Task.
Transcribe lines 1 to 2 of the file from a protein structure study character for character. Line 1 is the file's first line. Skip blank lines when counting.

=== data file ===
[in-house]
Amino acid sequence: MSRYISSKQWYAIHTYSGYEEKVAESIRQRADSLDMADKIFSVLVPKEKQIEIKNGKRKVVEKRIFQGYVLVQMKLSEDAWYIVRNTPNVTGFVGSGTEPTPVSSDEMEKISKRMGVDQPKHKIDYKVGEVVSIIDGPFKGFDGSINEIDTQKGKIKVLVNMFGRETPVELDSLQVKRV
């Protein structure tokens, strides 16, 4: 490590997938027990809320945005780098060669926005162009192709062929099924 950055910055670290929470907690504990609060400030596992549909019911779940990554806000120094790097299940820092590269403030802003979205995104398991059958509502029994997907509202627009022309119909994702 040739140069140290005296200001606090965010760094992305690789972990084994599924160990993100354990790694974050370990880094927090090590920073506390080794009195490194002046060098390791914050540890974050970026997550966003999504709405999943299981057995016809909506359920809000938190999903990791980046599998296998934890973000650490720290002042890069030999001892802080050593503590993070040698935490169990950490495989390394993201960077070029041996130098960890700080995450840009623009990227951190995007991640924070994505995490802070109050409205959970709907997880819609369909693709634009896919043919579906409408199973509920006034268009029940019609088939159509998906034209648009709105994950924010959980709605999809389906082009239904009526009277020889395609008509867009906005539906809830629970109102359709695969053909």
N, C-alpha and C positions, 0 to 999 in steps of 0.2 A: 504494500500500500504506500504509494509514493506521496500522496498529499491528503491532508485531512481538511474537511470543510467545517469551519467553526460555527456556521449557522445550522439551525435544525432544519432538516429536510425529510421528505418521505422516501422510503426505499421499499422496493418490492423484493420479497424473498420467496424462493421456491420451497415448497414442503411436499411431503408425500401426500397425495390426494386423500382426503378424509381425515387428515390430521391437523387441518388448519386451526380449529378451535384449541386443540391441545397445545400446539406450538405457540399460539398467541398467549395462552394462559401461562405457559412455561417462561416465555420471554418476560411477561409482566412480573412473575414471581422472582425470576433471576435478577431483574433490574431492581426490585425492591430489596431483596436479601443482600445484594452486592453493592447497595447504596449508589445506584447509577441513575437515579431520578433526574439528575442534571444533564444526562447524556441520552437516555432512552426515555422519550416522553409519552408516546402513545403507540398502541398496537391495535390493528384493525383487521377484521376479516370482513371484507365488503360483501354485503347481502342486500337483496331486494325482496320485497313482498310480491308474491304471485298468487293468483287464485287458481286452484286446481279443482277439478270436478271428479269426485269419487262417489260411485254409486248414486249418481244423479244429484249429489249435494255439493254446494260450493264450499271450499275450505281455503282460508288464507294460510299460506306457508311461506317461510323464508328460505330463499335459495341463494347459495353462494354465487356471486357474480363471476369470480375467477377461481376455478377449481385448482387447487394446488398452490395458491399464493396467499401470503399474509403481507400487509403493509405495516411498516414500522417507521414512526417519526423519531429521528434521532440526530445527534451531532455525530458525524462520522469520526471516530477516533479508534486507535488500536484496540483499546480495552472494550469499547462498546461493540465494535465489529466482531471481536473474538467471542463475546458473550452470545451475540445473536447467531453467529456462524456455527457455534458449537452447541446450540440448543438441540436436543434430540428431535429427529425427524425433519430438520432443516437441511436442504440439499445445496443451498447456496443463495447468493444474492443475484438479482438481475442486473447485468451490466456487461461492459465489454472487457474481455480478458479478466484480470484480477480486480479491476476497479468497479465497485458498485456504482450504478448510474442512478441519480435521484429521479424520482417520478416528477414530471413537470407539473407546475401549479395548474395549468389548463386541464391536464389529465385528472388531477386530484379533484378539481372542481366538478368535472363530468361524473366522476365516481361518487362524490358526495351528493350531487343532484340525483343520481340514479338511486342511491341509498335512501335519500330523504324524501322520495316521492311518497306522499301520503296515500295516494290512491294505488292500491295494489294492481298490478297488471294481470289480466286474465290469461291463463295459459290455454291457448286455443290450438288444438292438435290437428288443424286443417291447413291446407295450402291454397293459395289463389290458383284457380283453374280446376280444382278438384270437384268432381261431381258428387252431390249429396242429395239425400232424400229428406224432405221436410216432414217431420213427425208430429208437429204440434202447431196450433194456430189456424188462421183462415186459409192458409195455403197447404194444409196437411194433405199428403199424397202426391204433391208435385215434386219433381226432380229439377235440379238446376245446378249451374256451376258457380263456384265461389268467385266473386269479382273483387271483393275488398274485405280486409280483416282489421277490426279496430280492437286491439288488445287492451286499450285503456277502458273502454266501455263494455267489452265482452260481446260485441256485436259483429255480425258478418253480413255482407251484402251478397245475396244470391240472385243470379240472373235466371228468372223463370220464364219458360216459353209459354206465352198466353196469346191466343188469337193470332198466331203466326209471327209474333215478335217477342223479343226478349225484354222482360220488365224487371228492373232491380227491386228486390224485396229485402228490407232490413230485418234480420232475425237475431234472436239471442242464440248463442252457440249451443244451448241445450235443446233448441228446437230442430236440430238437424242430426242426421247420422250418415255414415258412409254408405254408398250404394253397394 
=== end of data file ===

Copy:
[in-house]
Amino acid sequence: MSRYISSKQWYAIHTYSGYEEKVAESIRQRADSLDMADKIFSVLVPKEKQIEIKNGKRKVVEKRIFQGYVLVQMKLSEDAWYIVRNTPNVTGFVGSGTEPTPVSSDEMEKISKRMGVDQPKHKIDYKVGEVVSIIDGPFKGFDGSINEIDTQKGKIKVLVNMFGRETPVELDSLQVKRV